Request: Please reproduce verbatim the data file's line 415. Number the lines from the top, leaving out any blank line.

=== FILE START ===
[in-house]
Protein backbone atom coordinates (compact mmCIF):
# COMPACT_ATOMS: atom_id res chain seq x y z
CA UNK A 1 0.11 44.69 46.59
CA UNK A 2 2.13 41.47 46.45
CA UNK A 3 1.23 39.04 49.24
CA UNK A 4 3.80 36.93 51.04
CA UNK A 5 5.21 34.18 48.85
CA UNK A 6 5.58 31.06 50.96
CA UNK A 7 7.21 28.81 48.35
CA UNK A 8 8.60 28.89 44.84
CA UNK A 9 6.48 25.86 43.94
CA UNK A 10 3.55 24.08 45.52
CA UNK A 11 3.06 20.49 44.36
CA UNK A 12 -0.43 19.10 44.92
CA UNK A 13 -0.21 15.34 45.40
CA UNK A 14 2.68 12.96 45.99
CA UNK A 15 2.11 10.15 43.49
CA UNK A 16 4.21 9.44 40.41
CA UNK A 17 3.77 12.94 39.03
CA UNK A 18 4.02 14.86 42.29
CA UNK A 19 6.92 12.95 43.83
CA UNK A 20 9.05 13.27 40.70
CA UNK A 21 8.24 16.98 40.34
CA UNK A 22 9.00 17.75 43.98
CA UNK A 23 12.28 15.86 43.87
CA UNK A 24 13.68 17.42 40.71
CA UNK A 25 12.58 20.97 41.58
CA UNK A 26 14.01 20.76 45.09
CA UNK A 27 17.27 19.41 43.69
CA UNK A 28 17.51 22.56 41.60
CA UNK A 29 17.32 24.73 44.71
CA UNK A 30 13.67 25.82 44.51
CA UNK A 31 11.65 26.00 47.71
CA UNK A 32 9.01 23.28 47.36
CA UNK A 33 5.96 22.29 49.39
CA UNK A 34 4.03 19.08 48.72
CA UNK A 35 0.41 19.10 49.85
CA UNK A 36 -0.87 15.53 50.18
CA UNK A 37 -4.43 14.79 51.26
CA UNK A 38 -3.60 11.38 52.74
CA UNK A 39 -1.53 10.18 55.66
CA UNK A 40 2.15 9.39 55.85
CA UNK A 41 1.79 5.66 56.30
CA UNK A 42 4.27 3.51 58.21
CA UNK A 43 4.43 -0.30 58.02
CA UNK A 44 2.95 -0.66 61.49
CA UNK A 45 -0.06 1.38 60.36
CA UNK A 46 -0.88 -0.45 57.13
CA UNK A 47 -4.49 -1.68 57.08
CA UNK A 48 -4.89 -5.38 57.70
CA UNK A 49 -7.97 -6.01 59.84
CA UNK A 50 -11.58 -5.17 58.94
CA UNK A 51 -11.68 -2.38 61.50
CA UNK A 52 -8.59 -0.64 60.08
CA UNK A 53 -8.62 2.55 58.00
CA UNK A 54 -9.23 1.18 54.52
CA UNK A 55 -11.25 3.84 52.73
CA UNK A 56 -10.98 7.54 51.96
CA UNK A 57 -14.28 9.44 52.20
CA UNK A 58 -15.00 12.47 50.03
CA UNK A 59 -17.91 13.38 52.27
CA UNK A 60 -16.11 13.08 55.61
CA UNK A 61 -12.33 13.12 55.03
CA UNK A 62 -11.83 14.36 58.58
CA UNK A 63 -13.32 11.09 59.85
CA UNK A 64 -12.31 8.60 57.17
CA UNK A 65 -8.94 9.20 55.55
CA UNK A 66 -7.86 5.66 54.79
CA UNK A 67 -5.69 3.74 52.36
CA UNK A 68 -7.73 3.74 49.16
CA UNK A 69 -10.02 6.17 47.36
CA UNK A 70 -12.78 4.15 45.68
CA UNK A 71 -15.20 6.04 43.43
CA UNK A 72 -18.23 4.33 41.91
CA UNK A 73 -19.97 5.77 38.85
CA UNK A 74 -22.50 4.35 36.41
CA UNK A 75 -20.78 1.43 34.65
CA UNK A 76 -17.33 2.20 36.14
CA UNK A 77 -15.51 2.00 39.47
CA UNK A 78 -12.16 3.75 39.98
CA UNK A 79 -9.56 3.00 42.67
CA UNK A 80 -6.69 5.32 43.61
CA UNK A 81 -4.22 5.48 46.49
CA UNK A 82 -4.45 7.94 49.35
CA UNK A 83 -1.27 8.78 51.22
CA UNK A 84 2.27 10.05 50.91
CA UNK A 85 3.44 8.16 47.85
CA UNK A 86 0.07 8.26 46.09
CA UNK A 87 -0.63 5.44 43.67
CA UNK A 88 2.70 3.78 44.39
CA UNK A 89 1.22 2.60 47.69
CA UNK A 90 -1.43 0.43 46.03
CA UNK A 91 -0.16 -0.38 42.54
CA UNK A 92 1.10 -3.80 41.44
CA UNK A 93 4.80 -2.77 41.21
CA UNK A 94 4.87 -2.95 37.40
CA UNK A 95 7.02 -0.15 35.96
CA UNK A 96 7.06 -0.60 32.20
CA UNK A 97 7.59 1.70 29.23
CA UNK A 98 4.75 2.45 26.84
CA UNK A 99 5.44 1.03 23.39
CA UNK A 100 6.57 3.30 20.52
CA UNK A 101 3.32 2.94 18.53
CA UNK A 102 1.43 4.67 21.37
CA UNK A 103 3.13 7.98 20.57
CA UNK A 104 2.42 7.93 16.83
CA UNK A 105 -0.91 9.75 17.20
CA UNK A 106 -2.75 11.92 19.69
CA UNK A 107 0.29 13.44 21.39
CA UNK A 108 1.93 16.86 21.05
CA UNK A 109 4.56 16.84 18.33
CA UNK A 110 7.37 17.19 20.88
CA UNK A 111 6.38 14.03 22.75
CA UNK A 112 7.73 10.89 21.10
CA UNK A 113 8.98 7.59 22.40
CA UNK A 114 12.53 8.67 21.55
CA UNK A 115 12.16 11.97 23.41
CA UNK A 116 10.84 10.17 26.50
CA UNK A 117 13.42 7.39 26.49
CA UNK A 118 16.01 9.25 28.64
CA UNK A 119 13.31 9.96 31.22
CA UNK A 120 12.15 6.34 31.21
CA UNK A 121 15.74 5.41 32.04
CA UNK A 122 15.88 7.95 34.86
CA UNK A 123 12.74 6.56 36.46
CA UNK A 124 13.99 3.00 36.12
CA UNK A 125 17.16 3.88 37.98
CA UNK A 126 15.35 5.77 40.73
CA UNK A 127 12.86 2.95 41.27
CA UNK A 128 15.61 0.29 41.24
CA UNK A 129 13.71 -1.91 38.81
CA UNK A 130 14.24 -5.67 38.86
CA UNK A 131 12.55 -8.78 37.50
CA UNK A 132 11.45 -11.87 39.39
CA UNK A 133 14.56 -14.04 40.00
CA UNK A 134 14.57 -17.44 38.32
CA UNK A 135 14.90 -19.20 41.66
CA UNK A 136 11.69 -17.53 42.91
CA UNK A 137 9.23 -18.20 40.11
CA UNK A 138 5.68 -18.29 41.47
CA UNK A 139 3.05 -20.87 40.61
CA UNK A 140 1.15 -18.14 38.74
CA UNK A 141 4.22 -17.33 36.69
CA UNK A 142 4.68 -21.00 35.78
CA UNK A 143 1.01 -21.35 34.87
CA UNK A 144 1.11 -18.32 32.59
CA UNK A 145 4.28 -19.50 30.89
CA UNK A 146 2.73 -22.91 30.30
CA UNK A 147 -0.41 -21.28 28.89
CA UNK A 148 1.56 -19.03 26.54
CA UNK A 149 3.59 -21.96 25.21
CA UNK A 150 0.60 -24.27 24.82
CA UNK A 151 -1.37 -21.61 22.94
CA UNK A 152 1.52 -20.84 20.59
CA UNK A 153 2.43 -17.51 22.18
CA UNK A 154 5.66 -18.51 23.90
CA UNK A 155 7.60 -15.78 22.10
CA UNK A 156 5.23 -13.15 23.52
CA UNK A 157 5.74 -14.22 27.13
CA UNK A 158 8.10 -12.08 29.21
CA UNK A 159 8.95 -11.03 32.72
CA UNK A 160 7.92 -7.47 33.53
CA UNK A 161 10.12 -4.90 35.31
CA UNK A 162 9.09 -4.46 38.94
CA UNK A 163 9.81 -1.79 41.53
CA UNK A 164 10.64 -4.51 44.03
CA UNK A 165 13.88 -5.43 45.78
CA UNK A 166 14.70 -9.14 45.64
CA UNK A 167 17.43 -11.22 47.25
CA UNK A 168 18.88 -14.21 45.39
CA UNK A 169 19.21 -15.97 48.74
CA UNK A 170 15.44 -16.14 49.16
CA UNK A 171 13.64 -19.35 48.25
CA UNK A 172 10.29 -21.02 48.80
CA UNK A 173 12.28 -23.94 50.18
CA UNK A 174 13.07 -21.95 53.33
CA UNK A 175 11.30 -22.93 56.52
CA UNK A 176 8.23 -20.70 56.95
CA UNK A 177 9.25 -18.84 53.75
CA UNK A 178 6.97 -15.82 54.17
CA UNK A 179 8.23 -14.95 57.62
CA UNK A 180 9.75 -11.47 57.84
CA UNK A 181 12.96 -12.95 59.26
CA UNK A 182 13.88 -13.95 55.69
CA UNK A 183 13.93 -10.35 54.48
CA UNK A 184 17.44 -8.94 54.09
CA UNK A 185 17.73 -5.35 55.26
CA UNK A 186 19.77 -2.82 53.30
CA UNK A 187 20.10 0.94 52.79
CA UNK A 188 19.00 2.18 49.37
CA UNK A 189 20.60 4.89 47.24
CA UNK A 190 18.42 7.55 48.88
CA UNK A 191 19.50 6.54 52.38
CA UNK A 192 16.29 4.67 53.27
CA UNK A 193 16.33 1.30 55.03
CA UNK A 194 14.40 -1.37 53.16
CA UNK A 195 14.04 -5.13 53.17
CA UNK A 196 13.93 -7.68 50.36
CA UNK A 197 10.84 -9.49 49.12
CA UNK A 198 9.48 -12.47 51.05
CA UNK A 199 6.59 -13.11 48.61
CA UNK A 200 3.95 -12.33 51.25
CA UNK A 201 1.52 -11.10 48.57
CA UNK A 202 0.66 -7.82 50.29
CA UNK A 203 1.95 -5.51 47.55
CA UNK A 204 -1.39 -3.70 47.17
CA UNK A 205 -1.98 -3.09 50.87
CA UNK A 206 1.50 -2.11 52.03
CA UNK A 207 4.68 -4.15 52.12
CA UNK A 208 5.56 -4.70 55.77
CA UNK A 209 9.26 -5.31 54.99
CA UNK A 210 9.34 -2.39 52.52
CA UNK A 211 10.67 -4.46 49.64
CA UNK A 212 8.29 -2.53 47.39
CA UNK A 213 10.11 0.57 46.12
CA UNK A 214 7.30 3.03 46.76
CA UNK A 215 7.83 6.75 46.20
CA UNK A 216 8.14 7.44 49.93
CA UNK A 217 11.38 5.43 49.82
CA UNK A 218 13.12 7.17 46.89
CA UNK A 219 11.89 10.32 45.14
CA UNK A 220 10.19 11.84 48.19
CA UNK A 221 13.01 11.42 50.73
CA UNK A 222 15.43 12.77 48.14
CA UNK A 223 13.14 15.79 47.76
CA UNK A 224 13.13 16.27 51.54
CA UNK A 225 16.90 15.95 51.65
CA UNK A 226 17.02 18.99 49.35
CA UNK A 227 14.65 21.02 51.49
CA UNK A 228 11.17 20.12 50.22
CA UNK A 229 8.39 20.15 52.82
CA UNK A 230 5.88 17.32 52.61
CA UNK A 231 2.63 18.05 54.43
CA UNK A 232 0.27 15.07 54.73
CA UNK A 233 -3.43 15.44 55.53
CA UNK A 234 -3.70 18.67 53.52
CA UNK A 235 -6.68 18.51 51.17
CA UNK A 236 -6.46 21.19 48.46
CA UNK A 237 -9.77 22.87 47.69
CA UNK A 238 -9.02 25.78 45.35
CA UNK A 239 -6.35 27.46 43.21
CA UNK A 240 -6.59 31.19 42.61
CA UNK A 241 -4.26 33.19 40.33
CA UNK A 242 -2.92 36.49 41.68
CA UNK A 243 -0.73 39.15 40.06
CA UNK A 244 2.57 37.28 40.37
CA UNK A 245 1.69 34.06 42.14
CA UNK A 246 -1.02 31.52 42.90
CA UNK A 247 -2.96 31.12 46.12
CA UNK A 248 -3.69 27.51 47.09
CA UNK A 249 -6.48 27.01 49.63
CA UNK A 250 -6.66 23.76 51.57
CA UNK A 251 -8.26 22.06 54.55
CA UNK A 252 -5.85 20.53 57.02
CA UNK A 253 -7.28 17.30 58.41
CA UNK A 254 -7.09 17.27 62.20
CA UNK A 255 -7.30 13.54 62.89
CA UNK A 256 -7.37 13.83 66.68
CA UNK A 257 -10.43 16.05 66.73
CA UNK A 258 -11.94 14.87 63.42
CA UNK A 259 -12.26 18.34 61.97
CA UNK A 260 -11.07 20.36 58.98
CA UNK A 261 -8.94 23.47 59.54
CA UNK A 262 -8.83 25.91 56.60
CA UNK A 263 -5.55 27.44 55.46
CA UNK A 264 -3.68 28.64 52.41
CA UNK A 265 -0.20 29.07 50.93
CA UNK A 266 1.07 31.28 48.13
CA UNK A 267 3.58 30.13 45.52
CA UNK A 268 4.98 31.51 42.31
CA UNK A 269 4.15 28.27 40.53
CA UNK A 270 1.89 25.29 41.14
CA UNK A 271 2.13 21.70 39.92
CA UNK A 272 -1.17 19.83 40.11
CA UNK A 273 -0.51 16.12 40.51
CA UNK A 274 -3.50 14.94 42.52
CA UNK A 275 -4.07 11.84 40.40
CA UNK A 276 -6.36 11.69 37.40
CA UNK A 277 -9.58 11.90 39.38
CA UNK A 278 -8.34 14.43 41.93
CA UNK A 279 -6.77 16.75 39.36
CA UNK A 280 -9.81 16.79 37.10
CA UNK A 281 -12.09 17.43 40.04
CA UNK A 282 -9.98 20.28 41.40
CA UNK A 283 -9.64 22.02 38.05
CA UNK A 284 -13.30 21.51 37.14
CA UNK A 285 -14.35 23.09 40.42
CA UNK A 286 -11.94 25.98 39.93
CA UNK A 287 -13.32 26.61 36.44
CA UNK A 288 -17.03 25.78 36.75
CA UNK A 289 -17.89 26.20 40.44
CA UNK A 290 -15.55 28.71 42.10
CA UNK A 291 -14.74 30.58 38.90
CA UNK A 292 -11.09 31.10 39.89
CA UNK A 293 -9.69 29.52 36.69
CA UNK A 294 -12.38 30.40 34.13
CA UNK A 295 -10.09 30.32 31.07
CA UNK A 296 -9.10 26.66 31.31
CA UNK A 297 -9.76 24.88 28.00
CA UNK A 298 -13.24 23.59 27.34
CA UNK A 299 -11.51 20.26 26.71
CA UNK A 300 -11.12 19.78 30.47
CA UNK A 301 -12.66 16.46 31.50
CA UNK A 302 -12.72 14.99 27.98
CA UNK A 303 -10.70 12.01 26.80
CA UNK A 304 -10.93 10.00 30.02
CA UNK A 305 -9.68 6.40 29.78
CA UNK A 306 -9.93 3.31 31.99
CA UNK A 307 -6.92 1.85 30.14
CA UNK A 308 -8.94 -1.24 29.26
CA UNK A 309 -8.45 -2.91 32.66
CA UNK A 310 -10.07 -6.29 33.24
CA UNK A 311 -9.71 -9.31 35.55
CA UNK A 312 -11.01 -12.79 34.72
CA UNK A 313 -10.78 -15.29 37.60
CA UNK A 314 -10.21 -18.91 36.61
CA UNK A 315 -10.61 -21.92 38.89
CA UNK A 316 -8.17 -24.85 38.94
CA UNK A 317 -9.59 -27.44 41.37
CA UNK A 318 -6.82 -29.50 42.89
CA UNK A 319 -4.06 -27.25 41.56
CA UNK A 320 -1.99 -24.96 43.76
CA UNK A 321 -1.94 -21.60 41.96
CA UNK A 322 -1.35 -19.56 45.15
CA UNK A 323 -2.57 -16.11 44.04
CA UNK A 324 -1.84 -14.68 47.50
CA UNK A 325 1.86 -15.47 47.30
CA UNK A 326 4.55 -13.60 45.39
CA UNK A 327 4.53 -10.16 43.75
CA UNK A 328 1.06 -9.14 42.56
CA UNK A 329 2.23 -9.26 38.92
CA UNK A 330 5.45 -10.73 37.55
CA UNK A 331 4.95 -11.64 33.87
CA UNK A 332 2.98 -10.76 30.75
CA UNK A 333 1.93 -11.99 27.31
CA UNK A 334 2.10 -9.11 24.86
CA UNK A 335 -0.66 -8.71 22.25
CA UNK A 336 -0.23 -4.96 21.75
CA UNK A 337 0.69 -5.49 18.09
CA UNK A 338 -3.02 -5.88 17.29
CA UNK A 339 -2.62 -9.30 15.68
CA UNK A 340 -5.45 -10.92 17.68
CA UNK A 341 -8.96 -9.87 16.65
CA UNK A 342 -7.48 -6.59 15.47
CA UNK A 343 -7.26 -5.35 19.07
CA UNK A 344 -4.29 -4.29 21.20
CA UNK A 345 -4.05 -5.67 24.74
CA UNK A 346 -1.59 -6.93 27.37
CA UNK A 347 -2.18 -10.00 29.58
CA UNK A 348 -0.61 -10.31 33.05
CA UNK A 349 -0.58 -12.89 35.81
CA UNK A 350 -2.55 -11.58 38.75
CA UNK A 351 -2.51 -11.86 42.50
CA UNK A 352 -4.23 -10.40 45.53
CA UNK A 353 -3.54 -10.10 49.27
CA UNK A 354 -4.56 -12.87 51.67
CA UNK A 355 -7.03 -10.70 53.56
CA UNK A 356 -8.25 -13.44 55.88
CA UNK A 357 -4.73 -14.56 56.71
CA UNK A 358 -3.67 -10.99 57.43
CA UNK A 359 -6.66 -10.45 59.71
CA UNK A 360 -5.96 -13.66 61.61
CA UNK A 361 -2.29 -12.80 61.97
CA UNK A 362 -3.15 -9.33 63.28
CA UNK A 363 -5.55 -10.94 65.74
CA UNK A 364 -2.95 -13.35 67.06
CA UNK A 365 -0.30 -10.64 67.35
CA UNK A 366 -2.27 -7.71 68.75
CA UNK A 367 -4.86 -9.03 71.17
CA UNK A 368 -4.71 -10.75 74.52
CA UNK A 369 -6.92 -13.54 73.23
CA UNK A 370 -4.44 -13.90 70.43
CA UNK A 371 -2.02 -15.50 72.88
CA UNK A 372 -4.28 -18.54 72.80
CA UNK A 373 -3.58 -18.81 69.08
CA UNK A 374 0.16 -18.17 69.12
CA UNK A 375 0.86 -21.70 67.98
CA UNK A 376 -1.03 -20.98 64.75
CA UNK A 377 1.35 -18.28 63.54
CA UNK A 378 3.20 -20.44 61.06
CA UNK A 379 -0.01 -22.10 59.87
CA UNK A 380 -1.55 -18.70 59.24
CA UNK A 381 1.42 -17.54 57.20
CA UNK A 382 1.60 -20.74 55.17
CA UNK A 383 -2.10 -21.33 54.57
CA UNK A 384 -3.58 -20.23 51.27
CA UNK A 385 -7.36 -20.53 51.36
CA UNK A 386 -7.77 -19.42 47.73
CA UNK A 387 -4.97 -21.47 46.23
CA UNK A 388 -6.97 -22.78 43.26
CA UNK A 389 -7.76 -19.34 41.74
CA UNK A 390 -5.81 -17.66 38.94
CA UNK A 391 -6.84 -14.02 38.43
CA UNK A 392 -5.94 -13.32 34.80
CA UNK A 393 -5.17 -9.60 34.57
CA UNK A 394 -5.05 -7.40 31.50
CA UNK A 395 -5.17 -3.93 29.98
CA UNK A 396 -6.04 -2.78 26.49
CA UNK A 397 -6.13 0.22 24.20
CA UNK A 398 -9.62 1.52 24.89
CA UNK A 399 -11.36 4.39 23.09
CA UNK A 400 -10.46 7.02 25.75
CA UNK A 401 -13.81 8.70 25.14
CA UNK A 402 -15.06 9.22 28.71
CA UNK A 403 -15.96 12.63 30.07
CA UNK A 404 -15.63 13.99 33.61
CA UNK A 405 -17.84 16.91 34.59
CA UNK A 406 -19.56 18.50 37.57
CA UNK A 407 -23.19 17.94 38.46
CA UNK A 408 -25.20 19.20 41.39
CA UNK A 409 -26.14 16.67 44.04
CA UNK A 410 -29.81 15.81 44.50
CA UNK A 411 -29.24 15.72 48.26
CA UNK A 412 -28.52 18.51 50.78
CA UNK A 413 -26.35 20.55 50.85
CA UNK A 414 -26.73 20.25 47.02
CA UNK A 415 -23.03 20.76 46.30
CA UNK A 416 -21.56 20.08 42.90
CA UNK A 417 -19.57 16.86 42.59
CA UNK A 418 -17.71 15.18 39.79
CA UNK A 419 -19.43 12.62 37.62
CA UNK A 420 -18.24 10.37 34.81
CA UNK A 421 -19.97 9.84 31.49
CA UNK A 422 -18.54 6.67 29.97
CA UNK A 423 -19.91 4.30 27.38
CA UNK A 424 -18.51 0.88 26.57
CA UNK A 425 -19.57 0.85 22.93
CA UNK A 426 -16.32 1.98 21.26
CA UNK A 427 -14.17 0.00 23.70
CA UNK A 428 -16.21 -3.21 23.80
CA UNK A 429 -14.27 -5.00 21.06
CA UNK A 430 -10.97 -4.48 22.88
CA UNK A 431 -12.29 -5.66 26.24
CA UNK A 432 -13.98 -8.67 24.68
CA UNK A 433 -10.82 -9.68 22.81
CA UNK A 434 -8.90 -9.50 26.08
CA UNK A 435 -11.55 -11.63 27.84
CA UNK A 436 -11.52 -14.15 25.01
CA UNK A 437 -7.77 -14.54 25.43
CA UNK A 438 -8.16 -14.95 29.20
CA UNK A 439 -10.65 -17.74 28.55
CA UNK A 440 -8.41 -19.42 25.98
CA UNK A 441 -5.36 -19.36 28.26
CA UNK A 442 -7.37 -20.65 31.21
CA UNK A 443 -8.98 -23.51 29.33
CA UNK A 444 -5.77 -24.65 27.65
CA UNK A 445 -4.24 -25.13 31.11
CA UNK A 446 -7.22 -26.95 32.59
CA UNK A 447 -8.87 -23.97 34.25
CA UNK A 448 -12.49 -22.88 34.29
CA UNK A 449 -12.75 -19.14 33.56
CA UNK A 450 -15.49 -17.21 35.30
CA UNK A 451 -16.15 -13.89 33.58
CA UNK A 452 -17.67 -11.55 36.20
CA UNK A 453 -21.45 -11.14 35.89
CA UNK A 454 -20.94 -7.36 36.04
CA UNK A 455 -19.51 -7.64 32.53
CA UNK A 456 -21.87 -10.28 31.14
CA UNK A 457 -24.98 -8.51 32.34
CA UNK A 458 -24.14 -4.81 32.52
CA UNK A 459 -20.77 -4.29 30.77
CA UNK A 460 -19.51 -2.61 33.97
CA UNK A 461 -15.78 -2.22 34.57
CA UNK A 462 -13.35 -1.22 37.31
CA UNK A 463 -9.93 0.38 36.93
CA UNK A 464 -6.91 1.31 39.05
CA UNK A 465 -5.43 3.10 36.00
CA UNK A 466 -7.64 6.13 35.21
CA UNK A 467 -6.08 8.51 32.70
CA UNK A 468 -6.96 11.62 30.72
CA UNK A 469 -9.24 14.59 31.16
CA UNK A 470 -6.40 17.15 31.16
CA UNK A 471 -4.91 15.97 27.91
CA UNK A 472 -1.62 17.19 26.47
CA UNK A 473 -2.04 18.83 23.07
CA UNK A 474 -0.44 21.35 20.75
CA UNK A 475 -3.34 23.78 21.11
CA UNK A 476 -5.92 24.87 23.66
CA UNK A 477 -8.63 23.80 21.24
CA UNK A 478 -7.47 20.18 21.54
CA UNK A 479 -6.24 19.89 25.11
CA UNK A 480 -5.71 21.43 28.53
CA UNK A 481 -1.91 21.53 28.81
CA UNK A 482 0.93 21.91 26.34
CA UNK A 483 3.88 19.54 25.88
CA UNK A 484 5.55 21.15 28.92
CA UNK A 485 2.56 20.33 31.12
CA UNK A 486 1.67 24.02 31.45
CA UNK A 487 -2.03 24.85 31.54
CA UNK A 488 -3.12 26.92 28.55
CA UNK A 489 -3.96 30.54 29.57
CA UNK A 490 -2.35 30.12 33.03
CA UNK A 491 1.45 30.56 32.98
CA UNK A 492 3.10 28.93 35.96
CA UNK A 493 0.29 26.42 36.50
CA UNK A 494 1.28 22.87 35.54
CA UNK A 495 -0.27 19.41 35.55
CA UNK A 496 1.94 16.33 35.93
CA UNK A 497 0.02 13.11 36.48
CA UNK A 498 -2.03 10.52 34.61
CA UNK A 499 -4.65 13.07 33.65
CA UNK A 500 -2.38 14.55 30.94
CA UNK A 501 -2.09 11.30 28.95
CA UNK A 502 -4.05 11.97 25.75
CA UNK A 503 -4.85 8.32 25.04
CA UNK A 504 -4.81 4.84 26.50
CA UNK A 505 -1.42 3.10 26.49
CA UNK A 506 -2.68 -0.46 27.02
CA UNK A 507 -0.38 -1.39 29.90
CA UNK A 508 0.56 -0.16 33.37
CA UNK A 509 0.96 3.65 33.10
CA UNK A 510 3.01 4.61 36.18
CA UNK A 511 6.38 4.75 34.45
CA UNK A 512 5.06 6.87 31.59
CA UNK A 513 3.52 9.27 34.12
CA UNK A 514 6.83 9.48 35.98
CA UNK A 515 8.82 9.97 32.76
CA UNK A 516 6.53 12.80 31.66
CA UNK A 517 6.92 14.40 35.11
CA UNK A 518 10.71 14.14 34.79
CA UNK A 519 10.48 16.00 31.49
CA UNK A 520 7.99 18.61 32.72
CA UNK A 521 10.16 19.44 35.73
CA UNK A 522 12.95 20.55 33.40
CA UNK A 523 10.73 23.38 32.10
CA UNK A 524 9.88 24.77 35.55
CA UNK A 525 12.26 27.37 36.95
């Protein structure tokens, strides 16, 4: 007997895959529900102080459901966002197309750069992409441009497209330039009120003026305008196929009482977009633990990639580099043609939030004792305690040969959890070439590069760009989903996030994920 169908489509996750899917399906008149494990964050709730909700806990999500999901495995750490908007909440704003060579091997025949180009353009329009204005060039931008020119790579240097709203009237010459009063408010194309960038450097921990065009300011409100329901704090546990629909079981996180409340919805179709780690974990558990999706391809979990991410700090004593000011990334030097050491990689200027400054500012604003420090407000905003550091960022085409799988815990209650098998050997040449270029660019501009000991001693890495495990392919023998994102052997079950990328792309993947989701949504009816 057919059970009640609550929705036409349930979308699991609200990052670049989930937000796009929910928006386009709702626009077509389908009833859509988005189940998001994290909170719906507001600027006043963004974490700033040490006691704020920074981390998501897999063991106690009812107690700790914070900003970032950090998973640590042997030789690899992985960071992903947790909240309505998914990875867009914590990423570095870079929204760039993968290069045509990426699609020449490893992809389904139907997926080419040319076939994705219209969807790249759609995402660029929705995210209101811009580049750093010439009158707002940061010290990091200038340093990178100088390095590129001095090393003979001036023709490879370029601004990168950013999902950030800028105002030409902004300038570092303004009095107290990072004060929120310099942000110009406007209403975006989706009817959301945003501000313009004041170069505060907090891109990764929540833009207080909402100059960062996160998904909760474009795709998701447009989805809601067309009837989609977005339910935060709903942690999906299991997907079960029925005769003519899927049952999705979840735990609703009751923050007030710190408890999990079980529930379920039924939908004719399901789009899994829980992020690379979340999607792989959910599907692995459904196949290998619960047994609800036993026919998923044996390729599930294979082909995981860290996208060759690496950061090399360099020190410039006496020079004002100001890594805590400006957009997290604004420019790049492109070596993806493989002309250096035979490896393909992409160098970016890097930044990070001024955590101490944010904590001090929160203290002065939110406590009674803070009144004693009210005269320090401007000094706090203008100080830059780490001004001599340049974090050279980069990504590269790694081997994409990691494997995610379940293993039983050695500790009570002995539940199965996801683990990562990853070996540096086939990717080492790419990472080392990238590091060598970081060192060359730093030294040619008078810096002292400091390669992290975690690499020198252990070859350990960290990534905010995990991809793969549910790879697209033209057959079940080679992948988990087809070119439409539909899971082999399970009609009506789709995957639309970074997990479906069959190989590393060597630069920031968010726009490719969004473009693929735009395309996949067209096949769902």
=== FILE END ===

CA UNK A 412 -28.52 18.51 50.78